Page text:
rade the best and leads him onward and upward. 
Such homes there are, sweet with the breath of 
the kingdom of heaven, where the love of Jesus 
has so filled the heart of the one who knew its 
secret sweetness that it has simply brought the 
other into the fuller companionship possible of 
God's elect. Eight living on the highest plane 
will have this reward. 

Is there not, too, another peril to which we 
women are subject in this era of interest in beau- 


tiful accessories of the household ? Can we not 
sometimes, in our care for the machinery, over- 
look the thing for which it exists ? Is there 
never the lack of discovering the inner meaning 
of home, that for which home exists, to be the 
pattern of the heavenly, through our interest in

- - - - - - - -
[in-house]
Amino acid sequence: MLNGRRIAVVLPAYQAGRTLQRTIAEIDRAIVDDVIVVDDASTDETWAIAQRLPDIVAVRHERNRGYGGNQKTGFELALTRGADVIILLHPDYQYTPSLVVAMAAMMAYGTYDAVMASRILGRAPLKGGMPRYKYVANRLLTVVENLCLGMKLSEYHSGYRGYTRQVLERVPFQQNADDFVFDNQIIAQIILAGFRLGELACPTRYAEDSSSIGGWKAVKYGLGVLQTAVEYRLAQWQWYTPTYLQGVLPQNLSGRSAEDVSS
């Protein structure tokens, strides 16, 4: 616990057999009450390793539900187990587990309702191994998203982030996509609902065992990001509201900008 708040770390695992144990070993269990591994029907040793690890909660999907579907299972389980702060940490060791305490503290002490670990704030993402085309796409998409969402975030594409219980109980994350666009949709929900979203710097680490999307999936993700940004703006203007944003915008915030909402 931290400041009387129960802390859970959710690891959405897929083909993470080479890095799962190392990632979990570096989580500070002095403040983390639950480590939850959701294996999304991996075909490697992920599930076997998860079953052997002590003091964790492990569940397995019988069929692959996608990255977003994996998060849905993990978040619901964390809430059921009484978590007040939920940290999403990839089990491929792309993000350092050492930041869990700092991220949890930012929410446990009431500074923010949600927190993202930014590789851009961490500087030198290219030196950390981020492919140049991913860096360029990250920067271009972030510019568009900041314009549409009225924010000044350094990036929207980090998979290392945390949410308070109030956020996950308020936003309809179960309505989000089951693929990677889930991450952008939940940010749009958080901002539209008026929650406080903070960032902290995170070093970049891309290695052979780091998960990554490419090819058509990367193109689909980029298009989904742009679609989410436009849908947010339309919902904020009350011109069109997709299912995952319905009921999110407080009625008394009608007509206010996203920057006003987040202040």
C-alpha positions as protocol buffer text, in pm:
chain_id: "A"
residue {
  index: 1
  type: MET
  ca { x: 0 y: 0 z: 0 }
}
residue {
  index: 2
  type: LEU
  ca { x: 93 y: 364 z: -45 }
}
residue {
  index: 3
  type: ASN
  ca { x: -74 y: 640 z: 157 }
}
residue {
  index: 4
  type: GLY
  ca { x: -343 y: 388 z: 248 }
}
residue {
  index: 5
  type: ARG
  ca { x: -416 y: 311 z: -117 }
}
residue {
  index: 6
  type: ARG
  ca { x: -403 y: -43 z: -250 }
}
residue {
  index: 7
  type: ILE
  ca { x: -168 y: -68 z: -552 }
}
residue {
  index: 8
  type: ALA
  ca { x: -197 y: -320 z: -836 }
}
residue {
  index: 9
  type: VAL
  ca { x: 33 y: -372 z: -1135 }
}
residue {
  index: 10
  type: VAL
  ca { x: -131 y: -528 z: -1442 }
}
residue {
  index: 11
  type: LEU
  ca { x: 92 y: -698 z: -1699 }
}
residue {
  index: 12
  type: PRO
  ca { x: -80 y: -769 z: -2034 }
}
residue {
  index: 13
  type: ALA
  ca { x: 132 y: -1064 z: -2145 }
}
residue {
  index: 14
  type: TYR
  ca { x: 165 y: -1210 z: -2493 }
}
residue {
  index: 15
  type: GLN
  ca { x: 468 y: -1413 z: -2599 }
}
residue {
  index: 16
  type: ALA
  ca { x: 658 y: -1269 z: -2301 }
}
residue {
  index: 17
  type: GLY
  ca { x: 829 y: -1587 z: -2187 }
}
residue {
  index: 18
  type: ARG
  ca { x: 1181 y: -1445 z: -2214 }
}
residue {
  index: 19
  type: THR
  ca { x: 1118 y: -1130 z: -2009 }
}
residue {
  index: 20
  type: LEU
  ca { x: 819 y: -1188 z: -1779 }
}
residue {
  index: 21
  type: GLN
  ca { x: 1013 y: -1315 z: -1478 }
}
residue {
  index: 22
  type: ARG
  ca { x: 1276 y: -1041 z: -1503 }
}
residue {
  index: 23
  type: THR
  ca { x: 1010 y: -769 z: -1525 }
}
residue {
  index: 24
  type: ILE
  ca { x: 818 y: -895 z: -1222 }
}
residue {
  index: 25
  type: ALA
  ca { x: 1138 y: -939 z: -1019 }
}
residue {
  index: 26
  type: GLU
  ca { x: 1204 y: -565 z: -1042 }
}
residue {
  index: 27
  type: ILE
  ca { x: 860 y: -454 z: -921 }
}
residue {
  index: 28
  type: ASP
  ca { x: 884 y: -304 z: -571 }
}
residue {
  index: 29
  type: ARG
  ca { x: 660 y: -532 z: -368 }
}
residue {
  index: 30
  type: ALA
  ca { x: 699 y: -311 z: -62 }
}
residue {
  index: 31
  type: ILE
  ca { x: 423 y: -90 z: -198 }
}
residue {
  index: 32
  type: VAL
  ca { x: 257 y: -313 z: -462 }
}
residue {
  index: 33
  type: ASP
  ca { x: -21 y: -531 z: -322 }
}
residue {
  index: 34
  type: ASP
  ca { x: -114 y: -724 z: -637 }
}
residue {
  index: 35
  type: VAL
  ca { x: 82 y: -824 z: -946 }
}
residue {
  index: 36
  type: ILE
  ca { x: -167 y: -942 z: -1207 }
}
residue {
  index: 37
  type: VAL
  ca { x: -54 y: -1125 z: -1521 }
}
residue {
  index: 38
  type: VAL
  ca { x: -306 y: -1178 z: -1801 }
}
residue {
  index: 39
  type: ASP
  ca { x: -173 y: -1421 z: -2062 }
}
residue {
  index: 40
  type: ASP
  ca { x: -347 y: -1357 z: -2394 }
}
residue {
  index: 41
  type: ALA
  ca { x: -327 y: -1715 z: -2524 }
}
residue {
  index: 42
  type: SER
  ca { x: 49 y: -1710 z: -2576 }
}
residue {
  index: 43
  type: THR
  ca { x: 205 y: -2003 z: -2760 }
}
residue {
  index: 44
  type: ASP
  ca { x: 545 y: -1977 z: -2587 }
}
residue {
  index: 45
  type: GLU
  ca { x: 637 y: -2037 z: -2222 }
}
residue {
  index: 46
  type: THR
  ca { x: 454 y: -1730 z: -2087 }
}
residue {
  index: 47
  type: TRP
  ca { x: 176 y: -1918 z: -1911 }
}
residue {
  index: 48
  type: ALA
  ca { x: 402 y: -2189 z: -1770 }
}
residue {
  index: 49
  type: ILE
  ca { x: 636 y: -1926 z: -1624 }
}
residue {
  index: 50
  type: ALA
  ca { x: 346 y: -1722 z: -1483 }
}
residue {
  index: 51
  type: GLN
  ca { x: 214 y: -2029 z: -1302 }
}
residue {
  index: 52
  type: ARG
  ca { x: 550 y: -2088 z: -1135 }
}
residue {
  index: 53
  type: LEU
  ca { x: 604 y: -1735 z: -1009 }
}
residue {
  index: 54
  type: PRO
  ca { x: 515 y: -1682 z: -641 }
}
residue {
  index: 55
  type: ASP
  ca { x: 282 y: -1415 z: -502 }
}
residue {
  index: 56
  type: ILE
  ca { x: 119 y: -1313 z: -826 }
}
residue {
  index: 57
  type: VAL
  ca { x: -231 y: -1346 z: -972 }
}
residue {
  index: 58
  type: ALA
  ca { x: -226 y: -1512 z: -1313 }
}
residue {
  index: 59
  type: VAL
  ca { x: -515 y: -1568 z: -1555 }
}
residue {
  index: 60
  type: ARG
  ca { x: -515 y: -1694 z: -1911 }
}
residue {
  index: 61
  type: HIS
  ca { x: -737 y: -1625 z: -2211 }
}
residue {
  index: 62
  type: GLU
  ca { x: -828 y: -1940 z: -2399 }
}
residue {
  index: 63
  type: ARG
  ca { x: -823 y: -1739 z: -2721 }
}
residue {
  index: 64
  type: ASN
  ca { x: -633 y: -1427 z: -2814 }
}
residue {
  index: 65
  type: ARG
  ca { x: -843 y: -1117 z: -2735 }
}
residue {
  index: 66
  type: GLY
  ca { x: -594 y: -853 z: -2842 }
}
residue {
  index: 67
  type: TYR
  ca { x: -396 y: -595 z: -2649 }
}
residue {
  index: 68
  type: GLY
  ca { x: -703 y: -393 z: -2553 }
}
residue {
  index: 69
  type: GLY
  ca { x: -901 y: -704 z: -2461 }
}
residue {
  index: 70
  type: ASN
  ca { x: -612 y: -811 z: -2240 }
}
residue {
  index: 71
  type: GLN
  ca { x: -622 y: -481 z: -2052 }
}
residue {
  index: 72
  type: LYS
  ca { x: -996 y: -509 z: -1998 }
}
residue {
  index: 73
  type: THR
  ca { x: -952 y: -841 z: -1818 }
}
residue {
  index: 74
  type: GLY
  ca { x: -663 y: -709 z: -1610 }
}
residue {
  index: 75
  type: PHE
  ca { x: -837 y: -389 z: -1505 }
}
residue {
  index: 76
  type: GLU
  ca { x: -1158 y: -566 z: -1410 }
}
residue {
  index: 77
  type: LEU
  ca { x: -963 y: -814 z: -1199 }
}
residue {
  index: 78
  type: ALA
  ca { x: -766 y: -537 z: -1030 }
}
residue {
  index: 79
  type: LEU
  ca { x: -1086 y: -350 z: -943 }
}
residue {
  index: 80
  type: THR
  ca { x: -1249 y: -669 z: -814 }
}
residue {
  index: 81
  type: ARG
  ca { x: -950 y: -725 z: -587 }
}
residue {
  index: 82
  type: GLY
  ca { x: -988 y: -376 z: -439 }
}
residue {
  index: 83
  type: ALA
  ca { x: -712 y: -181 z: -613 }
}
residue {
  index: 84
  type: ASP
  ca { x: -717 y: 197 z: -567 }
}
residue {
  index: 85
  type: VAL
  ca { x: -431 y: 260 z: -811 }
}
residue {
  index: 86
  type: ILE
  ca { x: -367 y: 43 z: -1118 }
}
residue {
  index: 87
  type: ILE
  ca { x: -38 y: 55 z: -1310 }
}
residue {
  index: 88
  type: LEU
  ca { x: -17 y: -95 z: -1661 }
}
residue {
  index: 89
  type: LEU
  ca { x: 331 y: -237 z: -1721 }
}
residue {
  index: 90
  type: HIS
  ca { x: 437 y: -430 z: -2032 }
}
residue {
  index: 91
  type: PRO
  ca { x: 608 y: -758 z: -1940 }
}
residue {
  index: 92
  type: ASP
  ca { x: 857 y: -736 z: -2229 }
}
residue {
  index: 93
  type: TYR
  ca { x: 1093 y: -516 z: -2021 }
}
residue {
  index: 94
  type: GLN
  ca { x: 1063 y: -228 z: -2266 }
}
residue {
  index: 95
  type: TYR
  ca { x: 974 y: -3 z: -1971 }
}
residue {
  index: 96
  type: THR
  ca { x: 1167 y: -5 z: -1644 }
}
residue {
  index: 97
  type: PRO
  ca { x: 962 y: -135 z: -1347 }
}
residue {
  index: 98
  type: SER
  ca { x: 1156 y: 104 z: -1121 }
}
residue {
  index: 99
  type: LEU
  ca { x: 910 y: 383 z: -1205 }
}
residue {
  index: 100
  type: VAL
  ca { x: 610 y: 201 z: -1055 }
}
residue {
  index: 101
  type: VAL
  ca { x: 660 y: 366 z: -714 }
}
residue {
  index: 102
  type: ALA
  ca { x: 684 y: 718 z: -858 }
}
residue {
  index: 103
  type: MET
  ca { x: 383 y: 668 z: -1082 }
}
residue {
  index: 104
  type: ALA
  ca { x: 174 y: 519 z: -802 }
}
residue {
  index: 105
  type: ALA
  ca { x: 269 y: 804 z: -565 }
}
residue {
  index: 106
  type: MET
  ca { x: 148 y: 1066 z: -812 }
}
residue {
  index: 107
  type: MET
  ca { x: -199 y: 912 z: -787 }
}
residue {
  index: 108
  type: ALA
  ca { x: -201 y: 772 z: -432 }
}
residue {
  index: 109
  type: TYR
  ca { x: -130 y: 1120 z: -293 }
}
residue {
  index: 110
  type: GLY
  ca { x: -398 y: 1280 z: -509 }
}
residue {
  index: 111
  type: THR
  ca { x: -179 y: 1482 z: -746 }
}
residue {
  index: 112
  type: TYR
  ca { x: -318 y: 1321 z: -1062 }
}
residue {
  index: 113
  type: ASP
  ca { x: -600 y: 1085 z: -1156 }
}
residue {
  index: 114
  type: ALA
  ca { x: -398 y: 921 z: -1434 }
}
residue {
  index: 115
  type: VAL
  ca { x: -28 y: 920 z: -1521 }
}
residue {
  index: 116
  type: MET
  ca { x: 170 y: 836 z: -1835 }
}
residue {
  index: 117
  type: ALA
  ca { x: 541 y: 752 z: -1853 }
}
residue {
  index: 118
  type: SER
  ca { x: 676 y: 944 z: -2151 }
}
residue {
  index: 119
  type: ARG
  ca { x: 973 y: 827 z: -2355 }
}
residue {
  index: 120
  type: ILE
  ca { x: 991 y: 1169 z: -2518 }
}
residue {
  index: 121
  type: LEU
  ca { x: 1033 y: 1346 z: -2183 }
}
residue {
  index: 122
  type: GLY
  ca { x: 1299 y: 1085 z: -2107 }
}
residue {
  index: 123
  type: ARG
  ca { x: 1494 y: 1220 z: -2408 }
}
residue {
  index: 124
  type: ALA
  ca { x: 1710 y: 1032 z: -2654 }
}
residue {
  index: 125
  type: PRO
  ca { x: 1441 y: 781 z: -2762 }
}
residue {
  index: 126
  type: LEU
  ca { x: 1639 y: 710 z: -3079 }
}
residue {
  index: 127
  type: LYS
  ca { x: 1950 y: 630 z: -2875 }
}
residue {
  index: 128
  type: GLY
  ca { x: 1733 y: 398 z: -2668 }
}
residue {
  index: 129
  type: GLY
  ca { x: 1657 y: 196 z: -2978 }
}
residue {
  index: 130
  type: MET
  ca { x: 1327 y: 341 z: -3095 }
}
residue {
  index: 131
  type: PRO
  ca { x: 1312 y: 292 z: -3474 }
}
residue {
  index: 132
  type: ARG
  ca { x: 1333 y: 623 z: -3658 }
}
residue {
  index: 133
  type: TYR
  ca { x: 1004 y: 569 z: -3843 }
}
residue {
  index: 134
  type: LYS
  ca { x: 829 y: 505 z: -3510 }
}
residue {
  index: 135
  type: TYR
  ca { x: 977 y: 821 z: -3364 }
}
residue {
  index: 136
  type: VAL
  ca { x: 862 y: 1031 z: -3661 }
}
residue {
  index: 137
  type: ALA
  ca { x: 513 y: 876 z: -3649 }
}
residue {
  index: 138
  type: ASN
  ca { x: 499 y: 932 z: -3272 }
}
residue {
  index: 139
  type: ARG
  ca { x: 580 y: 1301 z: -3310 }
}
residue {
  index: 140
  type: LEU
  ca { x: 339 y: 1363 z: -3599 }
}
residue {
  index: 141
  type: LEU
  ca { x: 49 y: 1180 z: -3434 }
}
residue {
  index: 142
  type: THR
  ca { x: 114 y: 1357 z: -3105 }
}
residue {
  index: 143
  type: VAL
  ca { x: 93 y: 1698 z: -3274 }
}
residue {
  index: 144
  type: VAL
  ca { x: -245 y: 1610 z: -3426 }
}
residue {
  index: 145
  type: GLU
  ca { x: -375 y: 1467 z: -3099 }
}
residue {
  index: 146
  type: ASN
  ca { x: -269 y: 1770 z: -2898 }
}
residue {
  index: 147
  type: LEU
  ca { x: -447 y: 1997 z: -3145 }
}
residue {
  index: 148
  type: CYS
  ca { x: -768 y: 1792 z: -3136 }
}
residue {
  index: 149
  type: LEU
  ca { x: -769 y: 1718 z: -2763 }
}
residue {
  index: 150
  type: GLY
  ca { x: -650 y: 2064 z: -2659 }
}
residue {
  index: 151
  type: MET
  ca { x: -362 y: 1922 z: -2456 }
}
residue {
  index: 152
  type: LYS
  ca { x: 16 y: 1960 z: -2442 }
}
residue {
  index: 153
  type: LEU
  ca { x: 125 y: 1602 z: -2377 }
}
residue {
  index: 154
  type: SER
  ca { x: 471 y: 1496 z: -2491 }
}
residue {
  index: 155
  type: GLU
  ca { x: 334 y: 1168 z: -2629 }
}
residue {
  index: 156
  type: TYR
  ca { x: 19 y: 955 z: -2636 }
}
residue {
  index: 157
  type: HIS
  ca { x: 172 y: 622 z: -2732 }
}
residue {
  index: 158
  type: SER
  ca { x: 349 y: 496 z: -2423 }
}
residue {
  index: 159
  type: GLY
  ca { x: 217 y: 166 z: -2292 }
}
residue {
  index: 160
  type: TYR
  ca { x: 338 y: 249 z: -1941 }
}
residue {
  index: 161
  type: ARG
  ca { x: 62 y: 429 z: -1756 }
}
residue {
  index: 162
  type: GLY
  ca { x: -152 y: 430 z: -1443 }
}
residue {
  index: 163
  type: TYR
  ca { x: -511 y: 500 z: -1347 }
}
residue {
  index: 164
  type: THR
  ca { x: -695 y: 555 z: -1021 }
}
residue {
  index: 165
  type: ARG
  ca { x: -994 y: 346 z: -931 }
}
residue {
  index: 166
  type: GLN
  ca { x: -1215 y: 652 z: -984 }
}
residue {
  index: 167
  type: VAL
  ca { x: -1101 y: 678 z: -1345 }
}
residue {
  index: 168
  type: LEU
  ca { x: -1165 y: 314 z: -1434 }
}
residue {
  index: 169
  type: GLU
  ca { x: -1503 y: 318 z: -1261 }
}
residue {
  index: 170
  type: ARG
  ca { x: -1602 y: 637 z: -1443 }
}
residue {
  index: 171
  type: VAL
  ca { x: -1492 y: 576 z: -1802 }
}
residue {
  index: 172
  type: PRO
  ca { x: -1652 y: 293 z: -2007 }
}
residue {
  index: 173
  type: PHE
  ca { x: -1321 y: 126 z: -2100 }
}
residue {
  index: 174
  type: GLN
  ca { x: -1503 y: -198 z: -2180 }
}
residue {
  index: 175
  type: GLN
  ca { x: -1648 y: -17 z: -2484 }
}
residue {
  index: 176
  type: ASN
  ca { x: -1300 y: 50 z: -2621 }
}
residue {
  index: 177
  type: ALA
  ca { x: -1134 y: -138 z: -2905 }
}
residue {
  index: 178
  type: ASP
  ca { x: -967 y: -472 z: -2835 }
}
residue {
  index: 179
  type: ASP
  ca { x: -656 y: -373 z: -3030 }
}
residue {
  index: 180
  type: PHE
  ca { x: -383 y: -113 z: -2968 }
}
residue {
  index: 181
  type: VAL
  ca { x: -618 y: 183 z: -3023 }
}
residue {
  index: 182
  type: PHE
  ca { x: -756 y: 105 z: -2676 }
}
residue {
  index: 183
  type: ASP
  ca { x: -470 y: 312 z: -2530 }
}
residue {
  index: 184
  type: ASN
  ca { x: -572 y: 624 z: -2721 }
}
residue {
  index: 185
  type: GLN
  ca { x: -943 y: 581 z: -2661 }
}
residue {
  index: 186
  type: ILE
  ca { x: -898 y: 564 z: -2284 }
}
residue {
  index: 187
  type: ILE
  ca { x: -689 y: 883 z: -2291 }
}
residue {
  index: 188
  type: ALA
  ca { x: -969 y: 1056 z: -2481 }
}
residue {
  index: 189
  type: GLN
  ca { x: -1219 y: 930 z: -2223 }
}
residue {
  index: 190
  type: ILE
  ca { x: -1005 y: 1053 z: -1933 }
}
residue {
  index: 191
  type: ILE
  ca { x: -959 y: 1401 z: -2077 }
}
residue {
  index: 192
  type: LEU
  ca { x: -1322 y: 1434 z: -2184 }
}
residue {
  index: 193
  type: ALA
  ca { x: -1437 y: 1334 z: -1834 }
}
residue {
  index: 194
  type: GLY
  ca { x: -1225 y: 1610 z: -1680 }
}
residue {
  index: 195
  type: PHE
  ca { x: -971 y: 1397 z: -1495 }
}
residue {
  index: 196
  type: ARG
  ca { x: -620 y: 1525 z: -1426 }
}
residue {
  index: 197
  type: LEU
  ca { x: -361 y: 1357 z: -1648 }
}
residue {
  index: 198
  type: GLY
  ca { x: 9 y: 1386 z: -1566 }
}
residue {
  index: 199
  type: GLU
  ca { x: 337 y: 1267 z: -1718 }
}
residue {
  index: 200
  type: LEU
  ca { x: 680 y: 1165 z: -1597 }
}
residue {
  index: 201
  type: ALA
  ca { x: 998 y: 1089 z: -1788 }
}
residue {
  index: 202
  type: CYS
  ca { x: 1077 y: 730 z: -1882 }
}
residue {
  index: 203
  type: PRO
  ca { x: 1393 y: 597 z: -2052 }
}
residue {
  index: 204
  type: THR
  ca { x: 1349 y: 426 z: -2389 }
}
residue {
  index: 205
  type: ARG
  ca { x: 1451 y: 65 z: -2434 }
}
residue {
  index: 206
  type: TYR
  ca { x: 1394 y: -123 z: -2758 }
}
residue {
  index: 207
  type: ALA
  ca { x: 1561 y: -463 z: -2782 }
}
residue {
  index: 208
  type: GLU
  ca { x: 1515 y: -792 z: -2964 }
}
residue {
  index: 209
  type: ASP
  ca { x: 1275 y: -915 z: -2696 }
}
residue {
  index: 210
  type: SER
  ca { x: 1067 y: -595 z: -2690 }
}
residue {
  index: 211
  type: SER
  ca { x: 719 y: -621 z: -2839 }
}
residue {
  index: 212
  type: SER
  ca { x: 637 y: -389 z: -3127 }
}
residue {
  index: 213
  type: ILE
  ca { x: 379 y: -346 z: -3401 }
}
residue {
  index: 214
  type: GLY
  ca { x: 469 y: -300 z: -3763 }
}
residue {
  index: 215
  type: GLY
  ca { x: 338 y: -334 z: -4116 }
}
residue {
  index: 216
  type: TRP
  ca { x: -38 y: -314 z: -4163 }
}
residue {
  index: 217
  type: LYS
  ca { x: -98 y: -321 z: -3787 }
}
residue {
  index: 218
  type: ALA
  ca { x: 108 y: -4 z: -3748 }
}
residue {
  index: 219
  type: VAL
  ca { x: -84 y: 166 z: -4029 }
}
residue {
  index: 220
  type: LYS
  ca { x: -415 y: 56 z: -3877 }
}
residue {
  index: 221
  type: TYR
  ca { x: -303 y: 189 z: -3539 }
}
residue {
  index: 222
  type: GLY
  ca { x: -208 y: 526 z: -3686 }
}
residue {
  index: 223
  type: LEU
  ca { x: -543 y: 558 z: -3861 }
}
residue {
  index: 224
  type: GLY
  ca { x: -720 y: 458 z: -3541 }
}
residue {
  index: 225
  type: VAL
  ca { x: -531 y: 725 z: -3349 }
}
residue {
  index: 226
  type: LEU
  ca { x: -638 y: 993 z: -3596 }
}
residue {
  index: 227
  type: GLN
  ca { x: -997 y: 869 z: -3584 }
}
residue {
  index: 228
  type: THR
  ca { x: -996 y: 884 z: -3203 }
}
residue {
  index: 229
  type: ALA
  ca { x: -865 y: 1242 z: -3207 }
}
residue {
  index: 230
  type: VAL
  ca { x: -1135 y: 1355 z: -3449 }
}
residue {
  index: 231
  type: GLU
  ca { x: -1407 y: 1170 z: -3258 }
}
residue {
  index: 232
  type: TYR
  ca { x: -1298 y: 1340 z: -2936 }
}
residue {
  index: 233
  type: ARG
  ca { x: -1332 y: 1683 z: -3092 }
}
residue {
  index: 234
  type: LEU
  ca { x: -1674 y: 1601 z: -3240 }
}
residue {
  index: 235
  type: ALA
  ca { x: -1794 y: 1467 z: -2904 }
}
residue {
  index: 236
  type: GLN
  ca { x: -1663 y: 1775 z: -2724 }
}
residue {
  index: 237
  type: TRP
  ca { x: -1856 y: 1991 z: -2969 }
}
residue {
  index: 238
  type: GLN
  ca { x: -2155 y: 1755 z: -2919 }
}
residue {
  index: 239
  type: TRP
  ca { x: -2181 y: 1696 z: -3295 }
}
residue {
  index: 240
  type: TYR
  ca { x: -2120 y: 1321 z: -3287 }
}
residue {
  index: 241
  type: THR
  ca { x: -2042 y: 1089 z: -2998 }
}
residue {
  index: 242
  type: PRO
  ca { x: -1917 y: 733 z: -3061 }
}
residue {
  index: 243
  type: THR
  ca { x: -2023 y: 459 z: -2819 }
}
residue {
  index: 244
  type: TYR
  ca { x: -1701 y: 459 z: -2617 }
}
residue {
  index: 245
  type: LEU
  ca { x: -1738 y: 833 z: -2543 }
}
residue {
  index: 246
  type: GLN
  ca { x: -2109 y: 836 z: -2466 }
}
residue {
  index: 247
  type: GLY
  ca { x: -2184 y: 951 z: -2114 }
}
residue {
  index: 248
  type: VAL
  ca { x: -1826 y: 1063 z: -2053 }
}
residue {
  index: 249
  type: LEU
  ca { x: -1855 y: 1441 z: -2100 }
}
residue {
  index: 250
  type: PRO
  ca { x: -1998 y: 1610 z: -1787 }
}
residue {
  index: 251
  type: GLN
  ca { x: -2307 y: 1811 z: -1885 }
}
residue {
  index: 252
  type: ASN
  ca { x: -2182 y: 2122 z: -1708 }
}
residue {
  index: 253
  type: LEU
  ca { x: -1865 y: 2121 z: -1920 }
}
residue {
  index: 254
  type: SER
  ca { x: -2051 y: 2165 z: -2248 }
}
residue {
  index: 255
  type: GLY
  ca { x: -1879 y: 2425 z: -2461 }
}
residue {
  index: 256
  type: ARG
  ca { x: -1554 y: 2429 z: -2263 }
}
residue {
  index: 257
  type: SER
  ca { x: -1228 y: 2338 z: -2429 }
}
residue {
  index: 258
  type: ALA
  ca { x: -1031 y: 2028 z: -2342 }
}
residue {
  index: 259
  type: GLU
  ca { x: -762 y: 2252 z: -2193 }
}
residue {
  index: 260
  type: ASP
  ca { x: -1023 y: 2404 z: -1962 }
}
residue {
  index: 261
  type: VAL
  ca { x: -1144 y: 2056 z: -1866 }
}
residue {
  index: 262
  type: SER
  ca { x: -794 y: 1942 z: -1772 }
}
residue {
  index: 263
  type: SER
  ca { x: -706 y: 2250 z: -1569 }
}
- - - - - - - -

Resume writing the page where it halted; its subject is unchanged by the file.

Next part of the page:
the vases, the hangings, the chairs, the tables, 
the china, and the silver, which are justly dear 
to us ? Let us take care that we live on a plane 
which shall uplift us above the accidental and 
the transitory ; which shall keep us serene what- 
ever wind may blow. Eight living on the right 
plane, that is what we should strive for, and they 
who strive worthily will surely reach their de- 
sired haven. 



Other subjects are sporadic in their popular 
interest. This, the household problem — viz. , how 
to get the most and the best out of life without 
making the machinery too evident, the means 
rather than the end important — has all seasons 
for its own. Everybody has something at stake 
in the servant question, as we have come to call 
it, unconsciously showing in the phrase our un- 
fortunate domestic limitations. It would almost 
seem that this part of living should be managed 
quietly, with dignity, and, as a matter of course, 
each family as independent in its orderly routine 
and in its management of its "help" as in the 
caring for and education of its children. Yet it 
is the exception when this is so. 

Somewhere there is something much at fault, 
or we would not be involved in endless embar- 
rassments and perplexities — this delicate house- 
mother plunged into toil and care beyond her